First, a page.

Terms and Conditions

Those of you who follow the blog regularly will know that I travel via train fairly frequently. I’ve learned to be fairly savvy with it – I know that one of the biggest train and travel companies in particular will hike up their prices by as much as £100 for travel on the same day as booking, so making sure that tickets in advance are essential unless you want to take out a second mortgage just to pay for travel costs.

So, when they sent me an email informing them of their summer sale, with tickets on offer for £4.00 between Birmingham and London, I eagerly planned a day trip for The Bloke and I, feeling really pleased with myself for obtaining tickets for both of us for the grand total price of £16.00. Bargain.

That is, until I discovered that I’d gone and booked tickets for the opposite journeys that I wanted – I’d done London to Birmingham instead of the other way around. Idiot. Totally my fault, and I was irrationally super-angry with myself for not concentrating and making a rookie mistake.

Now, it’s only £16.00, but for the principle of it I set about getting a refund. After 5 phone calls during which I was waiting for a total of about 45 minutes and eventually resorting to Twitter because nobody answered the phone, I was informed that my tickets were non-refundable because they had been purchased in the sale. Not that this is made clear anywhere on the booking page in advance, but they got me with the fact that they had included this in their Terms and Conditions, at the bottom of a long list and buried in their website.

So, we have had to book another set of tickets, ultimately paying the same price that we would have done without the sale. I wouldn’t mind, as it was my mistake, but I am a bit cross at the fact they have made extra money from me and won’t give it back, which is always covered by the crappy Terms and Conditions. Hopefully, they can use my money (and I’m sure the money from other idiots like myself) into improving the service and getting the trains to actually be big enough to accommodate the amount of people that use them…

What about you guys? Have you ever made a mistake and then been screwed over by the Terms and Conditions?

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21 thoughts on “Terms and Conditions

  1. I get the Adobe suite free from my school on this special one year student license. So last year when I downloaded it, I just assumed that when the year was up, the programs would just stop working. But they never stopped. And then I got a call from my father wondering what I bought with my credit card from Adobe. Apparently, I’d been charged $40 for the last two months because I failed to re-renew my license through the school. While it was my fault for not reading the emails, in my defence, I didn’t think this would happen with a one year student license. So my dad had to call Adobe and he managed to have them refund one month only and now I know to make sure I unsubscribe and then redownload the program next year instead of just waiting.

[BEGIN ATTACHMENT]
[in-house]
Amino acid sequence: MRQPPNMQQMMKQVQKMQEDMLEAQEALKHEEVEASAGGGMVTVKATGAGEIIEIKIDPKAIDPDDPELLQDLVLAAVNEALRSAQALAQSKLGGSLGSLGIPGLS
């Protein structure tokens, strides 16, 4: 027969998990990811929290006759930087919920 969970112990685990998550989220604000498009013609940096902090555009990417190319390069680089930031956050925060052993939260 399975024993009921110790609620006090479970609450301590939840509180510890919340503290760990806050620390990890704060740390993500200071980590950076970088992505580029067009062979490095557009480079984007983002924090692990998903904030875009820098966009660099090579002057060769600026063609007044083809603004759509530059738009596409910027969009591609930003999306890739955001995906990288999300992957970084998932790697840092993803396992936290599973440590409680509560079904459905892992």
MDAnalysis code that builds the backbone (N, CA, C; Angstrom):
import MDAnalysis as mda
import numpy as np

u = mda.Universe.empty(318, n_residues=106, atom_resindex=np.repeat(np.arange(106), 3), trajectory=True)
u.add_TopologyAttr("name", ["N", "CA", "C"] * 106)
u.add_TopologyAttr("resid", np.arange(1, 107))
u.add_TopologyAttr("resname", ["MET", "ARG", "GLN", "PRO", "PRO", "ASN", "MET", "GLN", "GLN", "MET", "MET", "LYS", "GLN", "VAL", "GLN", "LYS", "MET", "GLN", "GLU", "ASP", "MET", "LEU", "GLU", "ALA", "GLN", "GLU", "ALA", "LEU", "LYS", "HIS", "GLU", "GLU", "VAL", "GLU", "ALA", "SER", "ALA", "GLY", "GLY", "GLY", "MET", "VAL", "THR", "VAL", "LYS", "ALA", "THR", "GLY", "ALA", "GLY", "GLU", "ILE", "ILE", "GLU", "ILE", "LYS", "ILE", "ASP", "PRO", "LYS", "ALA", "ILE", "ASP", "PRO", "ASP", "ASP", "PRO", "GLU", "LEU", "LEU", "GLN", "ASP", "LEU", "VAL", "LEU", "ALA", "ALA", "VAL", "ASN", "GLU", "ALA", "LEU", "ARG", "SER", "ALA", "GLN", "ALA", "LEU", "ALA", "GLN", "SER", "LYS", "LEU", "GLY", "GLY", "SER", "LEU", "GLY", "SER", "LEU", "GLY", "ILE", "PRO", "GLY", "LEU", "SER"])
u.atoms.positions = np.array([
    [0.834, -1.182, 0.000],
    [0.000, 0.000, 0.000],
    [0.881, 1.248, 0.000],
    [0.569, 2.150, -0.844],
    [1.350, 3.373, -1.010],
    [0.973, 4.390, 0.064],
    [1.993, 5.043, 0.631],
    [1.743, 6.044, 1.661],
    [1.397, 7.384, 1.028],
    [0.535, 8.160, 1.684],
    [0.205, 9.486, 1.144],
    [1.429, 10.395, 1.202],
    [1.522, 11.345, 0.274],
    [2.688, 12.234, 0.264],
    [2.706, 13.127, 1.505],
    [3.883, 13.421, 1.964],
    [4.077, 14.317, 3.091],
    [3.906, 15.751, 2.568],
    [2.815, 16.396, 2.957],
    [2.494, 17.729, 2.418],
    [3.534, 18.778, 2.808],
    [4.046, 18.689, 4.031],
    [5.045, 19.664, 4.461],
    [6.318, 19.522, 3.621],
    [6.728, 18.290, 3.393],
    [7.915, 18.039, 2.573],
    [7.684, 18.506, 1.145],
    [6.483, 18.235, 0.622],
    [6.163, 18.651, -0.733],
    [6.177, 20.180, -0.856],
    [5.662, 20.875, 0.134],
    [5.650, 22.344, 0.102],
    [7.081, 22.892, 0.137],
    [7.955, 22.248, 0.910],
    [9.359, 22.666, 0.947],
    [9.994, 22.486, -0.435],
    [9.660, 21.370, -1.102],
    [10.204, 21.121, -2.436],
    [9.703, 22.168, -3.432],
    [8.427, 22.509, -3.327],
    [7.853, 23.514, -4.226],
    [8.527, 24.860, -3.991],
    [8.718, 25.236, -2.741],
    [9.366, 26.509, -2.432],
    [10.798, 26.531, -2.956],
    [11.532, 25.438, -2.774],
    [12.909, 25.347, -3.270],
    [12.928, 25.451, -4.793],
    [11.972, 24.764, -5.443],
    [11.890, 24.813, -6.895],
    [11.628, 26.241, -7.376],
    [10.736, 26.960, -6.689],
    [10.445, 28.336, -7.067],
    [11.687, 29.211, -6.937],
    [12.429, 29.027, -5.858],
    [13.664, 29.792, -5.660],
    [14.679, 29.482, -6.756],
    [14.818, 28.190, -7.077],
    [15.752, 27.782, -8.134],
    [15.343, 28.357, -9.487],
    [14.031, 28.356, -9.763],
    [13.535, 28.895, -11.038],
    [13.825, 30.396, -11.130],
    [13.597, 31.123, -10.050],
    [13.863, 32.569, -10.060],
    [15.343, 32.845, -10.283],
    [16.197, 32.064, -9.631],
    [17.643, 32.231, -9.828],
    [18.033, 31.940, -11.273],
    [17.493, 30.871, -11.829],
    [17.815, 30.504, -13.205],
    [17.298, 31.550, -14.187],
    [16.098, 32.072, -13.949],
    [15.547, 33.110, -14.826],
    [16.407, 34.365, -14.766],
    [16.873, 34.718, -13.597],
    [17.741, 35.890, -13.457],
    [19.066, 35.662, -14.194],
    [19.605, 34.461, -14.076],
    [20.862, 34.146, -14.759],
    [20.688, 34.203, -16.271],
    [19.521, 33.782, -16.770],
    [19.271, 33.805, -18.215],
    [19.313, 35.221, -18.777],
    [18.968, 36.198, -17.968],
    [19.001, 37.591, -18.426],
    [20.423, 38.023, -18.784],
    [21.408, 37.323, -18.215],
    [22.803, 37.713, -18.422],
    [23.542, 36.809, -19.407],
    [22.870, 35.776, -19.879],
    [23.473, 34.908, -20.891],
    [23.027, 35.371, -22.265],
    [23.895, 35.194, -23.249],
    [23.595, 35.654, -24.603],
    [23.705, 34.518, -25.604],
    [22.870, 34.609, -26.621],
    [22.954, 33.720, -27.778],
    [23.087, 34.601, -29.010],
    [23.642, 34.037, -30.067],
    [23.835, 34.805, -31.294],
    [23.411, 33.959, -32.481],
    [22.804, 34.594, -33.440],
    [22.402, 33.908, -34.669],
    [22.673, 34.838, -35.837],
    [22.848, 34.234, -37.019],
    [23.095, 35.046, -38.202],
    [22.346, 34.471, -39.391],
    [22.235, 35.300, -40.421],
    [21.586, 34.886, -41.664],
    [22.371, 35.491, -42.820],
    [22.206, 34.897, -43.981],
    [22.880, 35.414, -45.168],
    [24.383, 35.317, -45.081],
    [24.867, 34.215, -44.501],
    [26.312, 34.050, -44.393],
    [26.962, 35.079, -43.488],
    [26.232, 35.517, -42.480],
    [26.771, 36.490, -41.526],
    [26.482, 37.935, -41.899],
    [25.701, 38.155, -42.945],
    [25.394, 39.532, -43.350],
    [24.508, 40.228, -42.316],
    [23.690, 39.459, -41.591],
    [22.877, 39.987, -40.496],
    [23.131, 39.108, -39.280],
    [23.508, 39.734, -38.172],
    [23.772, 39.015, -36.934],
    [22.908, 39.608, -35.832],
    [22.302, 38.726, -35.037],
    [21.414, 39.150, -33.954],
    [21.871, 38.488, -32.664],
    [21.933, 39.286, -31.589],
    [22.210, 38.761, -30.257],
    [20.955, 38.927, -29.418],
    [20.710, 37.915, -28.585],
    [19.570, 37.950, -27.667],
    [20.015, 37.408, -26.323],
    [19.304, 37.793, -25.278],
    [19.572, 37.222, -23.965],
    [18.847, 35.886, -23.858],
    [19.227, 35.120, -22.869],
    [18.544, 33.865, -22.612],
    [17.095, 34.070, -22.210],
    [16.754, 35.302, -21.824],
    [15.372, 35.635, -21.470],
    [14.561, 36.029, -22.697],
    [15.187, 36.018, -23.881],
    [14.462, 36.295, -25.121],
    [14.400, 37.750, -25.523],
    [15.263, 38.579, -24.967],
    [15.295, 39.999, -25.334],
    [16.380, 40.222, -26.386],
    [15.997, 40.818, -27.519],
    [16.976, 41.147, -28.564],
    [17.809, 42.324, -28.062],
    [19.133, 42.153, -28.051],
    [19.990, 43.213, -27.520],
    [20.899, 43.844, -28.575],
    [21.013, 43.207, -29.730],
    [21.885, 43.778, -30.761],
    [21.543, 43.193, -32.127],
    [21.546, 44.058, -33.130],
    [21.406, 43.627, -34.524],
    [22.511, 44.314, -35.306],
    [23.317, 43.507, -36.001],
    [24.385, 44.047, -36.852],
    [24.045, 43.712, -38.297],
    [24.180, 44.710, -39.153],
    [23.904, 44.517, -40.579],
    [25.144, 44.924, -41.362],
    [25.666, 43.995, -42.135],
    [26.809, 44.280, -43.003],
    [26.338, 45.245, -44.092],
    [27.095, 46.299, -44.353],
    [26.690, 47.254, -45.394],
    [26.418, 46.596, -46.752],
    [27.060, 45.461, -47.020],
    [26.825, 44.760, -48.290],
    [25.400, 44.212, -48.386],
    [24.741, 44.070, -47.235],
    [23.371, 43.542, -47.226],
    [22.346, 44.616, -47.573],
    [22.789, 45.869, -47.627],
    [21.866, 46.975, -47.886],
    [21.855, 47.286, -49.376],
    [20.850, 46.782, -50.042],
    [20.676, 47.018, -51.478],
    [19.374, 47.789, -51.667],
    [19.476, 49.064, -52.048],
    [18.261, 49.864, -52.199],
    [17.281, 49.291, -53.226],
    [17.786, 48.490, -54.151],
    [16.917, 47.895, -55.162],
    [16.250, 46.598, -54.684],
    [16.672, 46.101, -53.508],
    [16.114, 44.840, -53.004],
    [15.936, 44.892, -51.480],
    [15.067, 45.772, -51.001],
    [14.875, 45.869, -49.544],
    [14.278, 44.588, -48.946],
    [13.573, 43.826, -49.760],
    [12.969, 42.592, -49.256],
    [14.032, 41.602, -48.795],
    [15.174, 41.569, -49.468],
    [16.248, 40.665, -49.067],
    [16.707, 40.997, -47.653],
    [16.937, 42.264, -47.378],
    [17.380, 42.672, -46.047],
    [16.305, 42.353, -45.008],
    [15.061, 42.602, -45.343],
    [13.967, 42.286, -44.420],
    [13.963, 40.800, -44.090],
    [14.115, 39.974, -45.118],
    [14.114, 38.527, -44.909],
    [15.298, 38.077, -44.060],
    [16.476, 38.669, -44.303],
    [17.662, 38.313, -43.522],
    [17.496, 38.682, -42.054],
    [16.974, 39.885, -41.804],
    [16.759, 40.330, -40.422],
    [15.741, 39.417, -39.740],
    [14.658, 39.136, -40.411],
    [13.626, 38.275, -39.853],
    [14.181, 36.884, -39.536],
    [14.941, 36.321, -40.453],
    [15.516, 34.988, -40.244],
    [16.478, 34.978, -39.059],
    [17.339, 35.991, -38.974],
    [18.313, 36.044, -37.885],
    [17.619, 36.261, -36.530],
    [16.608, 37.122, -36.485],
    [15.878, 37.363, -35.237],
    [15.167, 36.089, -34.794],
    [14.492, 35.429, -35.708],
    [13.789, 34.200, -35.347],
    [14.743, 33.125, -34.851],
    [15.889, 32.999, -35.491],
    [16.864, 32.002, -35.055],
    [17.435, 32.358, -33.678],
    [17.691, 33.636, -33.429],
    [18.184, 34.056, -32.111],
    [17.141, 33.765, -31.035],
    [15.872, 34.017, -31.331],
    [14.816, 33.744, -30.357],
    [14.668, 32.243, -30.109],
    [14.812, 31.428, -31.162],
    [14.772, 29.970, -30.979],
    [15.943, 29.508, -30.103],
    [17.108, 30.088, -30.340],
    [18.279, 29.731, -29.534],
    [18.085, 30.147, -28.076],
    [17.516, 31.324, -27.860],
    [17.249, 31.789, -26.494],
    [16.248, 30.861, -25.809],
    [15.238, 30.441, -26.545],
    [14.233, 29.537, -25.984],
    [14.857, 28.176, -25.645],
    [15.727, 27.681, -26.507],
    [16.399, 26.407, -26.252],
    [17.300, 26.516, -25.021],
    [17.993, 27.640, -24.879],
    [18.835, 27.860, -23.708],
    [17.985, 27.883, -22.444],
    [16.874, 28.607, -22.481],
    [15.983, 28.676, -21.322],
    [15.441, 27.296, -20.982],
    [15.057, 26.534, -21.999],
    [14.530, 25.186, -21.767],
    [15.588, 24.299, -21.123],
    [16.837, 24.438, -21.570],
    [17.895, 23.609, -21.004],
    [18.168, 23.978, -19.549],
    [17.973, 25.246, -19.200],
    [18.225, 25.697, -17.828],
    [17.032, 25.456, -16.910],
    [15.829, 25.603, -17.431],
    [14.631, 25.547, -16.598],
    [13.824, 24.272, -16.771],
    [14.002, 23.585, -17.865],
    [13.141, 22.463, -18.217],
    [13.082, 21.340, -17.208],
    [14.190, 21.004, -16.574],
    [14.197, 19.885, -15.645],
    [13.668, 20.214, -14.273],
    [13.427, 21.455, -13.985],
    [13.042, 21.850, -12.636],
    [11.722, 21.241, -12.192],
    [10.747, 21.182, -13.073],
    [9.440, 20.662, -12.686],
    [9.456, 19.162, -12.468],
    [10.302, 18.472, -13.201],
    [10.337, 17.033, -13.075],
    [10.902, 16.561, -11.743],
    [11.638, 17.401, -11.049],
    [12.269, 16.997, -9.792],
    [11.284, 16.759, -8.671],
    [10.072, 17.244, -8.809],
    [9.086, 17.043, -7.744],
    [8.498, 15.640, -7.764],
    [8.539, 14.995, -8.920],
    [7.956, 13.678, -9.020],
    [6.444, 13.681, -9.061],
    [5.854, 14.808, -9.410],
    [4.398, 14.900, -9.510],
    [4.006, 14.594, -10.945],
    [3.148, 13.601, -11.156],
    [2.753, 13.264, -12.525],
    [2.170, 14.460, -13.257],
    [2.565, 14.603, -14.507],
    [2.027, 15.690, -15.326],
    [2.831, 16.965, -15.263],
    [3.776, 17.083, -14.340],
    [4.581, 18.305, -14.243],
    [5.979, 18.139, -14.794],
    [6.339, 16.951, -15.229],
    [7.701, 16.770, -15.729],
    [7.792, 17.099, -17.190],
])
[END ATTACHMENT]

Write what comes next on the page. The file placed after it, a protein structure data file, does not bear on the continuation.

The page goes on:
2. Can any person not have ever made an error that screwed them over via Terms and Conditions? It’s part of the Terms and Conditions of being human. And yeah, it’s in the fine print, 27 pages of it. By the time you read all that legalese, the sale is over. Gotcha coming and going, bad pun intended. Best thing you can do is what you did: write about it on your blog. Readers will start to generate complaints, and it will eventually result in changes fair to the consumer. Not because the big wigs care about being fair but because bad publicity impacts their bottom line, and businesses always protect their ass-s – oops, their assets!

  3. I hate when companies are this bloody minded to the point they’d rather lose a customer than give back just £16!

  4. Oh mi god. I was away on a trip and only had my kindle when I got an alert that Bleep-on was having a sale on something physical I wanted to buy the hubs. So I quickly order it and then when the confirmation comes, it’s going to our old address. So I try to fix it but because I am on a mobile device, I can’t make any changes. So I call. No they won’t make any changes I have to do it online. I explain my mobile device issue and they say oh… that’s too bad. AGHHHHHHHHHHHHH.
    I had to actually call my husband and have him log in from a PC and make the correction for his present. Slaps forehead.

  5. The interesting thing here is that the person reading this ( Me) left the UK when the trains were all owned by a company called British Rail. I don’t recall BR offering tickets on the cheap – perhaps they did and I never noticed. Terms and Conditions!?! I suspect BR did have such a thing but I don’t recall ever hearing about it or seeing them. Anyway, to answer your question, I think we have all been done over by Terms and Conditions at some point. It’s like the Terms and Conditions of Software – if you say no you don’t get the program, so most people just tick ‘agree’ without knowing what the heck they are agreeing to and if the program does screw your computer, phone or tablet – well, contemplate the words of Ma Sheela…..

  6. T’s and C’s have frequently screwed me over. One example is on a car warranty. I used to use the trains as was done over every time I bought a ticket. They have the gaul to call it a service too.

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